OK, let's get moving here. In the next of our seemingly endless series of posts on the new warning regulations (going into effect in August, 2018) we'll talk about the changed rules on owners' manuals and use and care guides, and some new and different rules about product retailers:
Warnings in Manuals Are No Longer Sufficient
The current regulations provide that a product warning can appear on the “label or labeling.” The regulations define “labeling” very broadly as “any label or other written, printed or graphic matter affixed to or accompanying a product or its container or wrapper.” Based on this, it has been completely appropriate, and lawful, to place the warning in the manual or use and care guide. Indeed, in 2005, in Environmental Law Foundation v. Wykle Research, California's Court of Appeals held that a product insert (which is, in a way, a mini-manual) was "labeling," and a warning placed there was sufficient if it met the "conspicuousness" requirements of the regulations.
However, OEHHA, the lead agency, decided it didn't like warnings in manuals, because they might not be read before purchase -- even though the key to Proposition 65 compliance is a warning that is read before exposure, not before purchase. So, while retaining the “labeling” definition for other purposes, OEHHA used the new regulations to eliminate “labeling” as a location for warnings, requiring either a label with one of the long warnings or an “on-product” label with one of the truncated warnings. The regulations also permit product-specific shelf signs or tags at each point of display of the product. So it seems quite clear that starting in August, 2018, companies will no longer be able to comply with the safe harbor warning regulations by placing the warning on an insert or in a manual.
Much more to come after the jump.
New Rules Affecting Retailers
Generally speaking, Proposition 65 and the regulations are designed to send the warning requirement obligations as far up the distribution chain as possible, casting heavier burdens on manufacturers and distributors than on retail sellers. The new regulations in some ways are even more specific that way. But they also contain a number of changes that potentially place much more burden on retailers, and potentially provide a way for manufacturers and distributors to shift the burden of warning from themselves to retailers.
As discussed in an earlier post concerning product warnings, when a product is sold on line, the new regulations require on-line warnings. Since it is mostly retailers who sell on line, this warning requirement by necessity falls on retailers. And yet, while in most instances only a retailer can provide an on-line warnings, other new provisions, discussed below, seem to insulate retailers from liability in many instances; this begs a question: if a retailer does not provide an on-line warning, can the manufacturer or distributor be held responsible? We think not.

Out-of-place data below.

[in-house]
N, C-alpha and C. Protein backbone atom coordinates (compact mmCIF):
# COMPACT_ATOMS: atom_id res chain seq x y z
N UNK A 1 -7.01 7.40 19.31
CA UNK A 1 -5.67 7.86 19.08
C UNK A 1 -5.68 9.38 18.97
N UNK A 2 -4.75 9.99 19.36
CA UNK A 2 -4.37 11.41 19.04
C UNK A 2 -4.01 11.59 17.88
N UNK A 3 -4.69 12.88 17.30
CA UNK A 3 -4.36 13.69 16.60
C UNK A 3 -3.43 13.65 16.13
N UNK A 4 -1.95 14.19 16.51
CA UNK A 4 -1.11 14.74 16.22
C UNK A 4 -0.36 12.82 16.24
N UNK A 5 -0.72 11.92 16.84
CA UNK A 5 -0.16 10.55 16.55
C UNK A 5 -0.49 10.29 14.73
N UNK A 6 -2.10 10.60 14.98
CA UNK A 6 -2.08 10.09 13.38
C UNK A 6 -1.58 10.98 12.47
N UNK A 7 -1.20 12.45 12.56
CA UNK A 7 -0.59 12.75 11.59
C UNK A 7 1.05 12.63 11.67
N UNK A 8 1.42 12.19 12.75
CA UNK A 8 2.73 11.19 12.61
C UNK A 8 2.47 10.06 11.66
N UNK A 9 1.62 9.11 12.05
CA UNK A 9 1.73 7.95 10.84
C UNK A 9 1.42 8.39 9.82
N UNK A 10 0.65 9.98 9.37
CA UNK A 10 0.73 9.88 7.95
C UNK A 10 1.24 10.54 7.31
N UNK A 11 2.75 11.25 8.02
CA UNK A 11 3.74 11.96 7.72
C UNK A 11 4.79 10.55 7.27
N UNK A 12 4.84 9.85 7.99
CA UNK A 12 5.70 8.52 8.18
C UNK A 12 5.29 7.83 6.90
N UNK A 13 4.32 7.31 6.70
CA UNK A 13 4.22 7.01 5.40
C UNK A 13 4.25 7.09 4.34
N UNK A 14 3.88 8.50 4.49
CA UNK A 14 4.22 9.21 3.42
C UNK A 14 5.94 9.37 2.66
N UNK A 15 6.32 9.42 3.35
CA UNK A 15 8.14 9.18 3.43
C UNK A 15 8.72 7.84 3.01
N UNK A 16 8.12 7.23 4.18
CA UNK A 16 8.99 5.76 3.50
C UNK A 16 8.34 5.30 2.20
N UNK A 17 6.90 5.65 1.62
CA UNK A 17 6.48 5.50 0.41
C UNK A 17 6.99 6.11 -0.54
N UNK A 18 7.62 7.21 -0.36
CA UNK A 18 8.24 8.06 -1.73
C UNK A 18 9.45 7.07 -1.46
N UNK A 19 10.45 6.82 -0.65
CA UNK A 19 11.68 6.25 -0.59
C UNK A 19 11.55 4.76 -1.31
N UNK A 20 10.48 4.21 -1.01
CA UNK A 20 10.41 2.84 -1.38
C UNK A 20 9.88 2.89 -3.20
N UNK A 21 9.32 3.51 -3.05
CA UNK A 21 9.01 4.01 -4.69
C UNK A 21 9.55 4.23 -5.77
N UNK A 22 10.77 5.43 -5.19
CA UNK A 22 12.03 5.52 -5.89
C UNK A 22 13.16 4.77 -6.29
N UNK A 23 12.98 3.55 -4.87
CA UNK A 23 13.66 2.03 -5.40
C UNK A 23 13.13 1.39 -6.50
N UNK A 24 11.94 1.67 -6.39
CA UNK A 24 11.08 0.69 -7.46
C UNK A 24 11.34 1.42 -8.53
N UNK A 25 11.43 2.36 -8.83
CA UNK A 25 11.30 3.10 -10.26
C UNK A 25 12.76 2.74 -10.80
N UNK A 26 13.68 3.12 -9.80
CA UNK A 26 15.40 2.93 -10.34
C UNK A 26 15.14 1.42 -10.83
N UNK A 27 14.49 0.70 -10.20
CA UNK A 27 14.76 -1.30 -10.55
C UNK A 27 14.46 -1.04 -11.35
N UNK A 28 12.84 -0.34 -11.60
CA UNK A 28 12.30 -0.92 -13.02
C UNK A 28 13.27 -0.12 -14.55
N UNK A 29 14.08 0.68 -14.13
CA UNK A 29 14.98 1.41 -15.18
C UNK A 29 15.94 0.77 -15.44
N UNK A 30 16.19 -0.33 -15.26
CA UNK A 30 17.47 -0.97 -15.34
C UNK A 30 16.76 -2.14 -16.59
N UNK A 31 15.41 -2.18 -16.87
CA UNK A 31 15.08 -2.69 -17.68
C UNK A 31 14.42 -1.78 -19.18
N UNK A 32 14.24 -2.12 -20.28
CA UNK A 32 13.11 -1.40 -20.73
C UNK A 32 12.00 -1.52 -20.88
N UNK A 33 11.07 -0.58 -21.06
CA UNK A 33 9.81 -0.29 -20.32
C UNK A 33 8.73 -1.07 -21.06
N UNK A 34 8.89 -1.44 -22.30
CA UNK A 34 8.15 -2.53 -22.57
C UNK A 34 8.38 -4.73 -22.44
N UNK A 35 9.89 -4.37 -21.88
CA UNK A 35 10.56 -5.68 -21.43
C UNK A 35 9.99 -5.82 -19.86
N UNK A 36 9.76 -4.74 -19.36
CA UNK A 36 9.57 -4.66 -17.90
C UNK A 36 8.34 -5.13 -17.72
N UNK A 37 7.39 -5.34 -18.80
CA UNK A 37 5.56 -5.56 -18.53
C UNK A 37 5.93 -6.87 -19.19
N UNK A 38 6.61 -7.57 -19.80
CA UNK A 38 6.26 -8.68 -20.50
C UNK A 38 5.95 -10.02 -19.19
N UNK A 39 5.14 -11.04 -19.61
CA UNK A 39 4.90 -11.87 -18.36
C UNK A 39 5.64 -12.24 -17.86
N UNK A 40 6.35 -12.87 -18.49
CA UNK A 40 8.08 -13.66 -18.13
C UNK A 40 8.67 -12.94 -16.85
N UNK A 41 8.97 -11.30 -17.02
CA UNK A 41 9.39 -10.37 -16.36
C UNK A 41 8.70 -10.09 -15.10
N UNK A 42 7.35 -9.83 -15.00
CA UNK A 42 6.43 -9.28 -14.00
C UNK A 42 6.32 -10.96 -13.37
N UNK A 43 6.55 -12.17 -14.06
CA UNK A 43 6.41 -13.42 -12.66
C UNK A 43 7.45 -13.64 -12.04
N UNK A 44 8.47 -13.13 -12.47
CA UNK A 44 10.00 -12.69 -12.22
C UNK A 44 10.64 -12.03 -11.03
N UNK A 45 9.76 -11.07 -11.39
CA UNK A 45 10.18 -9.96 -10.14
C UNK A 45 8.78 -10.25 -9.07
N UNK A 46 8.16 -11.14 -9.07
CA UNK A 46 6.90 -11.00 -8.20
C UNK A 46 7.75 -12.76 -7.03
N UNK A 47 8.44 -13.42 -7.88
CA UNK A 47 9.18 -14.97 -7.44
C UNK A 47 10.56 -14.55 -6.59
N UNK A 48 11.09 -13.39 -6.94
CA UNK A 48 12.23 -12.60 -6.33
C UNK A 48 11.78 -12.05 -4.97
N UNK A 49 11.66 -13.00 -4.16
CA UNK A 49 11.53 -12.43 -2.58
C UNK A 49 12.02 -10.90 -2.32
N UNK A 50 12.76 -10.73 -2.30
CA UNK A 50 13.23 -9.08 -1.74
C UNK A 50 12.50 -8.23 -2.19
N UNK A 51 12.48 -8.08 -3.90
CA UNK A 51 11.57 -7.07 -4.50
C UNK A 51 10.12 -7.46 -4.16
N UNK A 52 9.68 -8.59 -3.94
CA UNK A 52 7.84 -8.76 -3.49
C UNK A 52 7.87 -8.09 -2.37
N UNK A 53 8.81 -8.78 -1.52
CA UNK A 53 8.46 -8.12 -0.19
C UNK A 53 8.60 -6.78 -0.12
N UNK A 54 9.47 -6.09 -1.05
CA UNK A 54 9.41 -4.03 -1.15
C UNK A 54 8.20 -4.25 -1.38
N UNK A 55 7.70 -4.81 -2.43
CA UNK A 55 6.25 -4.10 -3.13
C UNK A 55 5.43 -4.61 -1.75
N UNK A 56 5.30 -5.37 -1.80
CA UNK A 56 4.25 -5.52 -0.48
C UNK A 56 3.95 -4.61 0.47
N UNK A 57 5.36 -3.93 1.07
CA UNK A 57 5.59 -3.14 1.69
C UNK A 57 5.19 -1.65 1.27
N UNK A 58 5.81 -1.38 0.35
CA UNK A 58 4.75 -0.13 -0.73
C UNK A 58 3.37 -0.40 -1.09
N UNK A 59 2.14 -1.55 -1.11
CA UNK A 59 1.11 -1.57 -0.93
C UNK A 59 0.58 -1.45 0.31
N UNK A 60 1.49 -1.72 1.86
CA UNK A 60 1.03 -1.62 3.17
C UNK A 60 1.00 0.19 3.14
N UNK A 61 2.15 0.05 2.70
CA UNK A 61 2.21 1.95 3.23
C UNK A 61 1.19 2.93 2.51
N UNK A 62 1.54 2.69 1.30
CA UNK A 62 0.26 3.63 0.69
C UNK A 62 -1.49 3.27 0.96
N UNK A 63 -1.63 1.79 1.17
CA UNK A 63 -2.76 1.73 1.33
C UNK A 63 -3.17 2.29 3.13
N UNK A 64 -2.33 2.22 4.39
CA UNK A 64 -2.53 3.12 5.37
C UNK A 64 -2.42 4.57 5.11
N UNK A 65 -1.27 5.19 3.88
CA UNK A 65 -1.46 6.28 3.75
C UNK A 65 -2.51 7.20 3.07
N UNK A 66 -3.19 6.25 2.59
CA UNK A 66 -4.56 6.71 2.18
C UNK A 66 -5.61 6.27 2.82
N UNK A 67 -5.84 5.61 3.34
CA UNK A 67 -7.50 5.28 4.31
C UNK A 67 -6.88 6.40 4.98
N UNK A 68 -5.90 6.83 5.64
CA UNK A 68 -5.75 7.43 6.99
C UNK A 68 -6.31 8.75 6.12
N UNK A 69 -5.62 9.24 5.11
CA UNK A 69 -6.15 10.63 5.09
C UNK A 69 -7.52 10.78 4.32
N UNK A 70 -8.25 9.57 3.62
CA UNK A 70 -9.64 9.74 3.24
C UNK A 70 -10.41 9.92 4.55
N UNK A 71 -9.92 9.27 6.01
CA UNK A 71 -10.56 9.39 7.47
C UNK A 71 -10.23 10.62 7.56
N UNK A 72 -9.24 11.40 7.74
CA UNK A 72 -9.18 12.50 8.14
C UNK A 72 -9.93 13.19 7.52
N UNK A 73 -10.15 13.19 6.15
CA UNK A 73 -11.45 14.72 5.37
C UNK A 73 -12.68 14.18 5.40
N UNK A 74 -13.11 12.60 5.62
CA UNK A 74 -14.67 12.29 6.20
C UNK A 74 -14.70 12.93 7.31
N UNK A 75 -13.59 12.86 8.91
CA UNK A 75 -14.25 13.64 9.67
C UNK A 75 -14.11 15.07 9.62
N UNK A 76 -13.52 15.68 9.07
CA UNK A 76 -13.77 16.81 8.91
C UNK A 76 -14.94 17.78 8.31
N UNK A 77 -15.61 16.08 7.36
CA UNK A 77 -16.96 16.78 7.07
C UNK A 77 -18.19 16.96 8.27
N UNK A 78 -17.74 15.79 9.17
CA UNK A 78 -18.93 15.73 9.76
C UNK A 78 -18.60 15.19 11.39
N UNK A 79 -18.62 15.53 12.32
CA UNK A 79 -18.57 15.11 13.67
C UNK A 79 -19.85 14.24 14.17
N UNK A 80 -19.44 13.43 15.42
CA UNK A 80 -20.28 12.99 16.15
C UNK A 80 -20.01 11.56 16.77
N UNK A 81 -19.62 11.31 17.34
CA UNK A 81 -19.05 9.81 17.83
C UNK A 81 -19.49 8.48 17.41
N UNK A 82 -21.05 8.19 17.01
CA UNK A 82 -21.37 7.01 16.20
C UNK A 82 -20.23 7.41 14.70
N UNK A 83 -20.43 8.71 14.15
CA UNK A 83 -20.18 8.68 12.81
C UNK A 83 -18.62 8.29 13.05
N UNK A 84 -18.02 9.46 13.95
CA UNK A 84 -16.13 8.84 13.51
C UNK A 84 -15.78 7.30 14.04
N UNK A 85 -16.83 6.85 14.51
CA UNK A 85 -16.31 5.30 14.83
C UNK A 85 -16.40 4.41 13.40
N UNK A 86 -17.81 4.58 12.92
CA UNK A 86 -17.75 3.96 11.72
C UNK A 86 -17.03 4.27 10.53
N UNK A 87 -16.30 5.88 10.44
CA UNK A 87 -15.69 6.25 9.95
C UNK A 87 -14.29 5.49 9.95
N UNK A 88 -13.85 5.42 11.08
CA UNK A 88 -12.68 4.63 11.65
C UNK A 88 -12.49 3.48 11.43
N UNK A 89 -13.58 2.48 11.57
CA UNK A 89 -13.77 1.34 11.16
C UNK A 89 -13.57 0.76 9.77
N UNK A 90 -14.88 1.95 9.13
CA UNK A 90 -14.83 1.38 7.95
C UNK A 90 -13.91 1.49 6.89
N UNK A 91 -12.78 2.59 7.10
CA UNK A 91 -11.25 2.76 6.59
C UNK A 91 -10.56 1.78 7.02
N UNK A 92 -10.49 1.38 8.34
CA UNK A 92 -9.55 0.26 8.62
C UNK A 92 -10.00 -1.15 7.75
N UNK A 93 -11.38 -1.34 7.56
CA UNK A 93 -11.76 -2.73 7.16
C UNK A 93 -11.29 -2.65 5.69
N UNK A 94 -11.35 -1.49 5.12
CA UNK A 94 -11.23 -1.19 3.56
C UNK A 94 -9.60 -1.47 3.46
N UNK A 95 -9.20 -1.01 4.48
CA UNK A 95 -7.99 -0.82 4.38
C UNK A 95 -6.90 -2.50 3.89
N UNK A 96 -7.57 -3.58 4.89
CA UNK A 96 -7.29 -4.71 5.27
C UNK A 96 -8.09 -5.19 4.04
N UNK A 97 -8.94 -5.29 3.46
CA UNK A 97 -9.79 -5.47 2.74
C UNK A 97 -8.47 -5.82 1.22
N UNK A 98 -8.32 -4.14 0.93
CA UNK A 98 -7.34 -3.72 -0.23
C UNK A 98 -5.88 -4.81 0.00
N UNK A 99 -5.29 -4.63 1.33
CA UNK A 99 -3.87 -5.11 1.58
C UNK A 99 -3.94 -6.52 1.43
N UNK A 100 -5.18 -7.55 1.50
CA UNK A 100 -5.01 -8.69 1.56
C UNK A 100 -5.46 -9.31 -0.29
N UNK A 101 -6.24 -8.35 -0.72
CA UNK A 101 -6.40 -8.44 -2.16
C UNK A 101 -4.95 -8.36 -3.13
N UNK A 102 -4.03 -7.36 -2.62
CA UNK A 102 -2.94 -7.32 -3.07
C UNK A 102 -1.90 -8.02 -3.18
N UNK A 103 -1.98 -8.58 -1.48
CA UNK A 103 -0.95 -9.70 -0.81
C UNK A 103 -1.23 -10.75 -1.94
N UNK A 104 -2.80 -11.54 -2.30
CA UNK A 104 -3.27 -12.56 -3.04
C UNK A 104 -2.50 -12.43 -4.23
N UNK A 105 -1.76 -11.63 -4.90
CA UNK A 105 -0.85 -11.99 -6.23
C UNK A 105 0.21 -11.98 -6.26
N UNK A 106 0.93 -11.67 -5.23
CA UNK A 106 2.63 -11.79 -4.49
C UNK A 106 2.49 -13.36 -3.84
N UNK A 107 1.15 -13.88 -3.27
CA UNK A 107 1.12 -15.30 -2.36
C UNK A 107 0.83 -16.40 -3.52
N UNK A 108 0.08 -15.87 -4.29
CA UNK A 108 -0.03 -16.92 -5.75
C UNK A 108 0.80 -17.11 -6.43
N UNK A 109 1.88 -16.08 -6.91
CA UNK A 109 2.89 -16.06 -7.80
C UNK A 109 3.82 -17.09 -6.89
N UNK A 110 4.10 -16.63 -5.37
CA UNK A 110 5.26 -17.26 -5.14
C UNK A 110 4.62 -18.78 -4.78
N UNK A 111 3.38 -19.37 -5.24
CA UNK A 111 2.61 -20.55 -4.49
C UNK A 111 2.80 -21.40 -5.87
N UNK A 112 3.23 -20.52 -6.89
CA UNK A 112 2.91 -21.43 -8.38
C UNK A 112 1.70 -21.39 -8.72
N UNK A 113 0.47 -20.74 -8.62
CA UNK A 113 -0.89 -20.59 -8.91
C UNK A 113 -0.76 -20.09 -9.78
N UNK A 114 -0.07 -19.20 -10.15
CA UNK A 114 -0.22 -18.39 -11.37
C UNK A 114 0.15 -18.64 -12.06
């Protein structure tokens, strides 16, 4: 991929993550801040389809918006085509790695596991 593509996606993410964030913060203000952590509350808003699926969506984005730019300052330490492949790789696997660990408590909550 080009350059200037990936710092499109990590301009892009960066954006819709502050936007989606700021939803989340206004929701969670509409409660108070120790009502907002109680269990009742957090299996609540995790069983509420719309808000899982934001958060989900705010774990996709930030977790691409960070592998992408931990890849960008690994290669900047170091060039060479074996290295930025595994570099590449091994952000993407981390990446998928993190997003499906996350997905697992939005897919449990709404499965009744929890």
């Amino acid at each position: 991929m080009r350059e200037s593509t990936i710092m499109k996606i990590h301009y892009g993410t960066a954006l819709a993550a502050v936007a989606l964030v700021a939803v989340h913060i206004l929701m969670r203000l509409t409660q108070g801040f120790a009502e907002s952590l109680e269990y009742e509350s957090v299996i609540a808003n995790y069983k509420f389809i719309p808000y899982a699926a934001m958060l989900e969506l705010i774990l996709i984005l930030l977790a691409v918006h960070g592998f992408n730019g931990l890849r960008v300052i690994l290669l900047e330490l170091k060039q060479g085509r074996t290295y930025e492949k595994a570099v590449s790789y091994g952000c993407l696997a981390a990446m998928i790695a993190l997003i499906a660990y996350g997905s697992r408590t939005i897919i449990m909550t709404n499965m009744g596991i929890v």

There is another and more novel twist, however. Under the new regulations, a manufacturer or distributor can meet its warning obligations “by providing a written notice directly to the authorized agent (specifically defined by the regulations) for a retail seller having ten or more employees. The notice must (1) state that the product may result in an exposure to one or more listed chemicals; (2) include the exact name or description of the product, or specific identifying information, such as a UPC code or other identifying designation; (3) include all necessary warning materials such as labels, labeling, shelf signs or tags, and warning language for products sold on the Internet. The manufacturer or distributor must receive electronic or written confirmation of receipt of the notice sent to the retailer.
The notice has to be renewed (and confirmation received) within six months during the first year after August, 2018, and annually thereafter. An additional notice is required within 90 days if warning of a different chemical or disease endpoint (e.g., cancer or reproductive toxicity) is included.
A retailer with ten or more employees is to be held responsible for failure to give product warnings only under the following circumstances:
- The retailer owns or licenses the brand or trademark for the product;
- The retailer has knowingly introduced the chemical into the product, or caused it “to be created in the product;”
- The retailer has covered, obscured or altered a warning label;
- The retailer has received a notice and warning materials from someone upstream (e.g., manufacturer, distributor, etc.) and has failed to provide warning.
- In addition, a retailer is responsible if it has “actual knowledge” of the potential consumer exposure and there is no upstream source having ten or more employees and an agent for service or place of business in California.
A retailer has “actual knowledge” if it receives a sixty day notice and is still selling the product five business days later.
Manufacturers and distributors can enter into a written agreement with retailers as to who provides the warning, which will supersede the regulations, but only if the consumer receives a warning, so this ability to make a superseding agreement is fairly meaningless.
As we continue to drone on about this subject, in our next post we will talk about environmental exposure warnings, non-English language warnings and non-Safe Harbor warnings.